Tuesday, September 4, 2007

Ojai Finally Cools From 110-degree Heat

Staying cool this Labor Day weekend, with daily temperatures reaching nearly 110 degrees, was made a little easier by the Casitas Water Adventure where vacationers and locals made use of the facility.

By Lenny Roberts and Nao Braverman
The scorching temperatures that for more than a week have turned Ojai into Blythe’s unofficial sister city have somewhat subsided, but only slightly.
As Hollywood descended upon Ojai’s new chapel of the stars for the Kate Walsh-Alex Young wedding, and softball players from all over Southern California flirted with heat exhaustion by playing in the annual Labor Day Classic softball tournament at Sarzotti Park, locals wishing for even a sprinkle of the cooling rain that earlier skirted Ventura County, instead, baked in oppressive temperatures.
The highest point was reached Saturday afternoon at 109.6 degrees, according to one of Ojai’s two official weather underground reporting stations. Sunday, the same station reported a balmy 107.4.
Though the overwhelming heat prompted a number of Ojai residents to run to local hardware stores to purchase fans and air conditioners, a series of utility failures kept them from using the new appliances for relief. Barry Bluhm, an employee at True Value said that about 95 percent of the store’s air conditioner and fan merchandise was sold over the weekend.
On Saturday evening, however, a eucalyptus tree branch came crashing down on a power line at the corner of Cuyama Road and Del Norte Road causing the power line to ignite. The outage lasted for about five hours for some Ojai residents.
Temperatures rose high enough over the weekend to melt two power lines in Meiners Oaks on Sunday. The first scorched line dropped around 7 p.m. on South Poli Avenue near El Roblar and the other subsequently broke an hour later on Mesa Drive between South Poli and Alvarado Avenue, said Bob Myers, fire captain for Station 22. Both were cleared and taken care of promptly, Myers said. Despite the ominous heat, for about an hour Sunday evening, some upper Foothill Road residents couldn’t even take a cold shower to cool off. The short water outage was due to a break in the main pipe which caused a pipe failure, said Frank Heldman, Ojai office general manager for the Golden State Water Company. The water was shut down so that a clamp could be put on it, he said.
Mira Monte residents and visitors sought relief in ice cream cones. Sales at the Mira Monte to Liz White, a Baskin Robbins employee. Ojai Ice Cream sold about 30 percent less than usual, on the other hand. Ojai Ice Cream owners Doug and Donna Rydbeck said that that fewer people were strolling through the Arcade than usual over Labor Day slowing down sales for most of the Arcade’s business owners.
Fewer spectators than ever left their homes to watch the annual softball tournament in Sarazotti Park.
Though 22 dedicated softball teams played the Labor Day Classic under the sweltering afternoon sun, about a third of the teams that came to last year’s tournament didn’t show, most left immediately after their games were over instead of staying to watch, said Rudy Torres, a tournament coordinator. Only half the number of fans as usual withstood the heat to watch their favorite players finish off, he added .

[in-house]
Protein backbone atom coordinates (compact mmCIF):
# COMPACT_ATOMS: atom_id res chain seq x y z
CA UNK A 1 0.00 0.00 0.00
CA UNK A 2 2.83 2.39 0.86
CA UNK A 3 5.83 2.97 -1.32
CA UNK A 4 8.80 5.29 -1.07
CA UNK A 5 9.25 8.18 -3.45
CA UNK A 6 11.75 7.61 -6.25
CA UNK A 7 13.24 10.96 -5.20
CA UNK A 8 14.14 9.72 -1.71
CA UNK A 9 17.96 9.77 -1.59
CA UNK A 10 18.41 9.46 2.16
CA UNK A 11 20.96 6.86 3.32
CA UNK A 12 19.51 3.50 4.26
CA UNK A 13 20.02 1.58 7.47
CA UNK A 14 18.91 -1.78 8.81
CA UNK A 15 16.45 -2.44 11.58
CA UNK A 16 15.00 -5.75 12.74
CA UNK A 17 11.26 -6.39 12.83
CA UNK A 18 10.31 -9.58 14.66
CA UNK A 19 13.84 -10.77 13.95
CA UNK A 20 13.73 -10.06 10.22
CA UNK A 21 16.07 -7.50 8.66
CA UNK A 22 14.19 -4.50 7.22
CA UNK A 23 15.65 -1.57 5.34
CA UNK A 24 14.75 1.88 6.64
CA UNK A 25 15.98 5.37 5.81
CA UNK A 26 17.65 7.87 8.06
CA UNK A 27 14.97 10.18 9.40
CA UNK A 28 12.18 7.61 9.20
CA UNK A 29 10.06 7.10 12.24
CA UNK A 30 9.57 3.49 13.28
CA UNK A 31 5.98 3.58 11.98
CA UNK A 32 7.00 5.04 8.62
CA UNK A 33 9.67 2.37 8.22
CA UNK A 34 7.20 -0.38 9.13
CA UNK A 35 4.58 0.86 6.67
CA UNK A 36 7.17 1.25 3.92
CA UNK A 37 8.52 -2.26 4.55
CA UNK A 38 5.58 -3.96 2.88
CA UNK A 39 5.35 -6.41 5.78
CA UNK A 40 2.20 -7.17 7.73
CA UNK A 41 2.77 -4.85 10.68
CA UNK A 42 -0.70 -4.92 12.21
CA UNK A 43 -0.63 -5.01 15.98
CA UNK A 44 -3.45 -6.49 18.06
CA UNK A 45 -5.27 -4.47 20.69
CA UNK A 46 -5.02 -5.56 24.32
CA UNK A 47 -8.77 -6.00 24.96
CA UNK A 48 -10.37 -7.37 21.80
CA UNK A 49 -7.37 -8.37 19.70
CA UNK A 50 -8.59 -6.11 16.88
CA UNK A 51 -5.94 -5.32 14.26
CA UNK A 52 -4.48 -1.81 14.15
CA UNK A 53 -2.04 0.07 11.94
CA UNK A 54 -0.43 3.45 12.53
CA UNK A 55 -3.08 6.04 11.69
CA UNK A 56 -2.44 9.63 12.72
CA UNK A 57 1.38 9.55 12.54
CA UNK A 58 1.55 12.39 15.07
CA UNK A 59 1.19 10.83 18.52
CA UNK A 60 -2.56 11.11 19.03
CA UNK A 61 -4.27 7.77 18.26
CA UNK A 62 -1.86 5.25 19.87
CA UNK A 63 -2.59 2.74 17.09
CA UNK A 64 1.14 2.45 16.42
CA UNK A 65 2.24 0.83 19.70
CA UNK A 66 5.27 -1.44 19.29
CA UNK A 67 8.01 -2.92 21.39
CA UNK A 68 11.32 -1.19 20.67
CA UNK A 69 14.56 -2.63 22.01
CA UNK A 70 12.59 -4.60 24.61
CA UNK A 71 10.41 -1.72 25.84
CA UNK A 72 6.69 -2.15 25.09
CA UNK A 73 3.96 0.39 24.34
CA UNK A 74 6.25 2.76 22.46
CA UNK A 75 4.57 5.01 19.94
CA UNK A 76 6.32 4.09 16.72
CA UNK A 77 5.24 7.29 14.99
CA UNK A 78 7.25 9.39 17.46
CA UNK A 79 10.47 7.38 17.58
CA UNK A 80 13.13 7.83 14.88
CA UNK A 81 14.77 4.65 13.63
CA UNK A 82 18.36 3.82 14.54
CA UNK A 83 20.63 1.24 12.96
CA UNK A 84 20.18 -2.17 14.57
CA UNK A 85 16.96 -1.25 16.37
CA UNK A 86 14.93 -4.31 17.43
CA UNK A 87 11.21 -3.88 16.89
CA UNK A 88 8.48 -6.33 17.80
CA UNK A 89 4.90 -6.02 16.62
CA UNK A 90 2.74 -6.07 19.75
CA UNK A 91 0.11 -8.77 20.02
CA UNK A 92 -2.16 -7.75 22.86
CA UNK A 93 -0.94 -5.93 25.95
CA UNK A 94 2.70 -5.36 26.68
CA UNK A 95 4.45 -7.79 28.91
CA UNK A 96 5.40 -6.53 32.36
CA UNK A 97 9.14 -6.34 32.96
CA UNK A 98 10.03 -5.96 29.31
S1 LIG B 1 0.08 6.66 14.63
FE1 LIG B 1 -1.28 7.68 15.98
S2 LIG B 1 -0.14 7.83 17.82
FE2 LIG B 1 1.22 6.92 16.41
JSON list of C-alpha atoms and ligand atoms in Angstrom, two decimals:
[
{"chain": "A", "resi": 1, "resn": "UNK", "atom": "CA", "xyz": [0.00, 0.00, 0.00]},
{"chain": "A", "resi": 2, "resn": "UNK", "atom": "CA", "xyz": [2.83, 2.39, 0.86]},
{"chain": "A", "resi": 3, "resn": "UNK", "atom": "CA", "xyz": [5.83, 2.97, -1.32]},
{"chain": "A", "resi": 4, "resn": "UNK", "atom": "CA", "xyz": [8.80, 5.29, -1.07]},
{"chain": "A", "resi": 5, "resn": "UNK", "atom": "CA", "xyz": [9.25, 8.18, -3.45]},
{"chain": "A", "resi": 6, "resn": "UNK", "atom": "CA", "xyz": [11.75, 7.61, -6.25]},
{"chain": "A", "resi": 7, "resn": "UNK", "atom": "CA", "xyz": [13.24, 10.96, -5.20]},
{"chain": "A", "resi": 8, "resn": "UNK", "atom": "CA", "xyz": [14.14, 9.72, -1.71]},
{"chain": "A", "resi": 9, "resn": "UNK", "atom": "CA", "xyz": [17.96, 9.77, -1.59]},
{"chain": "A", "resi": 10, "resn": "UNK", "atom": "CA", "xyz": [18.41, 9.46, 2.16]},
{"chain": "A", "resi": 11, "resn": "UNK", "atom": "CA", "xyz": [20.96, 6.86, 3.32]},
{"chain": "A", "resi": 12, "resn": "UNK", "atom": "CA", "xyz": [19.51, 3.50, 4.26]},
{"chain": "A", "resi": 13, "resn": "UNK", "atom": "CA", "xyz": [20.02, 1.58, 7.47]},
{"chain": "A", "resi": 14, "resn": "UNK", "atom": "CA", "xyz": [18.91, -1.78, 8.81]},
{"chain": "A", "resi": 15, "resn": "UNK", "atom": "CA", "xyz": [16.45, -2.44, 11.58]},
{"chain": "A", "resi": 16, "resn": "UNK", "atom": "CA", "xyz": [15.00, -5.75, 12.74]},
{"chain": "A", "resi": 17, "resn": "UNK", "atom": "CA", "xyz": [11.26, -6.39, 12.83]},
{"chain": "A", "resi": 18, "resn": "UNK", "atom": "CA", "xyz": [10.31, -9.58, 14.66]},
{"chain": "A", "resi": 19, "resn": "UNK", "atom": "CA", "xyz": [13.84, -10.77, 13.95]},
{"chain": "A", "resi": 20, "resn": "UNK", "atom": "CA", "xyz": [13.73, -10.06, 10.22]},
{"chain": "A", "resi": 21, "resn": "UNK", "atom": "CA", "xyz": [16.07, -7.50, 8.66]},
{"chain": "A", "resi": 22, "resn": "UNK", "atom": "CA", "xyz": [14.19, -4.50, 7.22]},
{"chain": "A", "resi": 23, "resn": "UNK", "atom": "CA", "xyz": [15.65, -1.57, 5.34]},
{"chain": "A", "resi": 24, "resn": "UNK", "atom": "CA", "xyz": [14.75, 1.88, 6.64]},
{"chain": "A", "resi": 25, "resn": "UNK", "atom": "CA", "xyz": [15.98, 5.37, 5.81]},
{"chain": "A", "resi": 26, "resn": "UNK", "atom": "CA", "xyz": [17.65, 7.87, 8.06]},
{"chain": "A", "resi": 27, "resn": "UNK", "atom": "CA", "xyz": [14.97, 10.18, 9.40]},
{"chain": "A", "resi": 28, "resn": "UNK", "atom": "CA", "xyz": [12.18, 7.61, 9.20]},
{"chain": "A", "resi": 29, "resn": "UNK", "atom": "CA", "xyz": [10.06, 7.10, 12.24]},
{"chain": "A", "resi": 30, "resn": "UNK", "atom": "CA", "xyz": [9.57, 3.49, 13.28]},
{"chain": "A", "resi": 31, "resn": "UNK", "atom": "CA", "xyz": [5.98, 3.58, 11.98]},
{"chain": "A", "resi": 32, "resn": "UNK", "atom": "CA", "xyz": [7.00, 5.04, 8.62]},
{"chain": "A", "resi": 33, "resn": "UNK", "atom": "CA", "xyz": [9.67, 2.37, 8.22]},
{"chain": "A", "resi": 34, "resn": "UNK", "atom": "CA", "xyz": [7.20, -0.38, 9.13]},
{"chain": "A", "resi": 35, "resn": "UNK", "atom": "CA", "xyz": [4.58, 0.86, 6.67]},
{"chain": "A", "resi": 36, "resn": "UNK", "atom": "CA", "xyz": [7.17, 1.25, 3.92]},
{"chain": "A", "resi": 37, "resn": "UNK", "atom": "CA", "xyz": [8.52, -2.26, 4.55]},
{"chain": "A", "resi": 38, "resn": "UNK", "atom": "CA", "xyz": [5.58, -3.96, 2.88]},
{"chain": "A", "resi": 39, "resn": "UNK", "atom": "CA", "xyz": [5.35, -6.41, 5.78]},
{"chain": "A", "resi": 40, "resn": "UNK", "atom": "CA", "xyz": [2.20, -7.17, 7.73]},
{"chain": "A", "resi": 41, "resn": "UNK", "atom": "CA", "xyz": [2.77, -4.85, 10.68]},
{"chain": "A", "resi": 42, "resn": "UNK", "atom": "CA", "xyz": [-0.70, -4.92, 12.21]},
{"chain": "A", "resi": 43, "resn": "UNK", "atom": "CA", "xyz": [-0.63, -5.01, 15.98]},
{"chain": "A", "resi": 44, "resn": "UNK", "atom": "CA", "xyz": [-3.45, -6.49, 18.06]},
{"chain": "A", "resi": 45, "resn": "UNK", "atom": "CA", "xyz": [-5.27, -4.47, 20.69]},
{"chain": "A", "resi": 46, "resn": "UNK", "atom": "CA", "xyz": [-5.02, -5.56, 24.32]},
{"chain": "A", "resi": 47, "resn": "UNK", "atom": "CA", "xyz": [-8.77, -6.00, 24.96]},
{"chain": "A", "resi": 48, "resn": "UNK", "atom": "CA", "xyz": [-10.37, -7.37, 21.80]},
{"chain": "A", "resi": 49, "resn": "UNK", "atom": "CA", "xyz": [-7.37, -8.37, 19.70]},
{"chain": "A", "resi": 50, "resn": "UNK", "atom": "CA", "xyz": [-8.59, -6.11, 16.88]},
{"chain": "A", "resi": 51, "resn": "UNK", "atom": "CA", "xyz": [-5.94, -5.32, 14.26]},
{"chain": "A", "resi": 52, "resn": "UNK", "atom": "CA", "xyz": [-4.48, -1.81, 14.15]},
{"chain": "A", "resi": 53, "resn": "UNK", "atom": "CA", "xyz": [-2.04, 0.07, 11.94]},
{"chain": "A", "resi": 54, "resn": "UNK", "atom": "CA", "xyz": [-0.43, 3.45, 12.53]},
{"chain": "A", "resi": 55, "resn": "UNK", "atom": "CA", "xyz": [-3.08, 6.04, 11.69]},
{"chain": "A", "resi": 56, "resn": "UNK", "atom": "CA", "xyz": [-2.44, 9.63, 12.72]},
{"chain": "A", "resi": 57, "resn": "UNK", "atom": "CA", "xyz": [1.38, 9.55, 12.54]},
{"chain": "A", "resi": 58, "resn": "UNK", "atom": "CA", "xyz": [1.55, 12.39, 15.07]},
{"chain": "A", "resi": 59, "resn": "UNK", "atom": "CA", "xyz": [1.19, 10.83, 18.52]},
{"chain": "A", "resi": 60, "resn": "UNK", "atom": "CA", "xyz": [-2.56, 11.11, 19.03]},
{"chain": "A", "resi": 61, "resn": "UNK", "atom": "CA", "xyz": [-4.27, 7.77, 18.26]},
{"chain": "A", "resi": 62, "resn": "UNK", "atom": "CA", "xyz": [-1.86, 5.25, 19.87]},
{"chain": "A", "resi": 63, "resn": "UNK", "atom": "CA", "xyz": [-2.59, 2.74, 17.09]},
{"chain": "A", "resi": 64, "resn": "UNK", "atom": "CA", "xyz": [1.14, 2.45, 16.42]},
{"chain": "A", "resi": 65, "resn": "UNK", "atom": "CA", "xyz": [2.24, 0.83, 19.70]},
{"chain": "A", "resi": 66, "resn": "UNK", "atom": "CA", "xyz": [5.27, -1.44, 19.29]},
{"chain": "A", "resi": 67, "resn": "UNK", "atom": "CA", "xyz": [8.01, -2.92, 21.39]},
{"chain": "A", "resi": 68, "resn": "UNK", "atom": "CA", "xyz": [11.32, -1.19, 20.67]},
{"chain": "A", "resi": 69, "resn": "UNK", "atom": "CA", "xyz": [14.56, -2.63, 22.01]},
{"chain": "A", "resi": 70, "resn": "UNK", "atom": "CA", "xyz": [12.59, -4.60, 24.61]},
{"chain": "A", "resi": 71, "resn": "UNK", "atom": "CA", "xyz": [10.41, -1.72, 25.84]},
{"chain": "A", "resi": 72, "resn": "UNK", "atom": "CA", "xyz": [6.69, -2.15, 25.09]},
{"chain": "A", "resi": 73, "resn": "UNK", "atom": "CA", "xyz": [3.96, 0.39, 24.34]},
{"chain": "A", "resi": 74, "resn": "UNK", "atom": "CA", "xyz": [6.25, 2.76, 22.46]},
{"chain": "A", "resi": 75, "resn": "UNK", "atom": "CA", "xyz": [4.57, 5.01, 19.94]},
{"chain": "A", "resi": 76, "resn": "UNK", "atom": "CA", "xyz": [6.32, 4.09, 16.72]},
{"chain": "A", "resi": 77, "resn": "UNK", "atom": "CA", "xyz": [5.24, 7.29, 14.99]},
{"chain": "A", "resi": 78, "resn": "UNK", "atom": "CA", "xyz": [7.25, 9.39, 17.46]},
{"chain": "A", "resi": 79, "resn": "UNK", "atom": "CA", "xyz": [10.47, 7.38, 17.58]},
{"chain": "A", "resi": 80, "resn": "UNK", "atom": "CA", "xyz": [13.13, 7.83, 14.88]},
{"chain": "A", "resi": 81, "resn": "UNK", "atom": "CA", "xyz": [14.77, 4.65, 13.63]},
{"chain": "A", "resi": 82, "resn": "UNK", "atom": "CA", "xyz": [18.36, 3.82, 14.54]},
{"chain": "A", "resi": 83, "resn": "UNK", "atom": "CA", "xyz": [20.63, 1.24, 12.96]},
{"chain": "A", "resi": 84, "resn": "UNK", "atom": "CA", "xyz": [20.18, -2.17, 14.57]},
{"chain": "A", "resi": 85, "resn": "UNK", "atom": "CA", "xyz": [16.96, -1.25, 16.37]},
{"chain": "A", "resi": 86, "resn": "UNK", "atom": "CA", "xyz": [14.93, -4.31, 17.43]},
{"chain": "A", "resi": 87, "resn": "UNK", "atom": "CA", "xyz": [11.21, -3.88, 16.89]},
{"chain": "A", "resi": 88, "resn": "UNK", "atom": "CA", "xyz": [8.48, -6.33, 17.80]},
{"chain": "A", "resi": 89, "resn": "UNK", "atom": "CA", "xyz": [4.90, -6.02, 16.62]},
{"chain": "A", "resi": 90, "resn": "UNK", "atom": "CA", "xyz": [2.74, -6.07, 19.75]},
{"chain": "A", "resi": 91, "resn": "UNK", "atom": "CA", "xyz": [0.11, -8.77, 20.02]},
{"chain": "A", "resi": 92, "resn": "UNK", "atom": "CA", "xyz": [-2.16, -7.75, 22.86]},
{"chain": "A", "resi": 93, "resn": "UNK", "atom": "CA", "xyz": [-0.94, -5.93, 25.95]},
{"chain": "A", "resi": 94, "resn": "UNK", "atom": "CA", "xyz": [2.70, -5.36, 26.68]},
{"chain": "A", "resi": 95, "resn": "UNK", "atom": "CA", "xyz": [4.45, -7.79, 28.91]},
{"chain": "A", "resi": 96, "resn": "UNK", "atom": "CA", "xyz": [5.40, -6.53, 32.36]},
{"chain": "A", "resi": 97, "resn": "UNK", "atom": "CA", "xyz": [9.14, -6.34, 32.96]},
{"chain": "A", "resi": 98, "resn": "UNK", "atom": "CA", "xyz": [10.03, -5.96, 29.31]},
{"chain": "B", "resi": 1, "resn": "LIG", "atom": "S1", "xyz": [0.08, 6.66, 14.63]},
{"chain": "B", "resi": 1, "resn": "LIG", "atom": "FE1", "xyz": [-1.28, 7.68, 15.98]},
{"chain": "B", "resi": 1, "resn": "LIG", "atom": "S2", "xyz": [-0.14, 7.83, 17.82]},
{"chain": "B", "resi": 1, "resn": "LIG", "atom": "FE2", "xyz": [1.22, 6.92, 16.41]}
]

Many were smart to stay in and keep cool as several individuals were admitted to the Ojai Valley Community Hospital for heat related health problems, said Mike Ellingson, vice president of marketing for the Community Memorial Health system. Exact numbers were not available because of a computer glitch resulting from a power failure over the weekend, he said.
Though not expected anytime soon, thunderstorms can light up the evening skies this time of year, but measurable rain usually arrives in October. The Ventura County Watershed Protection District’s yearly rainfall totals begin Oct. 1 and end Sept. 30.
With just 6.58 inches of rain recorded at Fire Station 21 since Oct. 1, Ojai is nearing the end of the driest year since record-taking began in 1873. But when considering only .47 of an inch of rain fell between April 15 and Sept. 30, 2006 — that being on May 22 — the lack of rain becomes more staggering.
In the nearly 17-month span, the 8.05 inches that fell are far less than the 21.32 expected during the entire rainy season. And the drought-like numbers are even more alarming when compared with the second-rainiest year on record just two years ago, when Ojai reported 34.84 inches.
With area ranchers being hit with a 53 percent rate hike just last week, and Golden State Water Company’s recently approved across-the-board double-digit rate hike, more interest than usual is being placed on the upcoming rainy season.
Based on climatological forecasts prepared Aug. 16, the National Weather Service is predicting between normal and below-normal precipitation for southern and central California between October and April, leaning toward below average for the typically wettest months of January, February and March.
With the Zaca Fire safely turned away from the Ojai Valley, and plant moisture levels at critical lows, fire officials are now focused on preparation as the Santa Ana-aided brushfire season approaches.
The live fuel moisture content is lower than 50 percent in some areas of the Los Padres National Forest, much lower than the 95 percent norm, according to Mary Blair, a wildfirefire prevention officer for the Los Padres National Forest. Fuel conditions in Southern California are at record dryness levels and leave Ojai residents at high risk for fires. The fuel conditions are not likely to improve until the area receives significant rainfall, she said.

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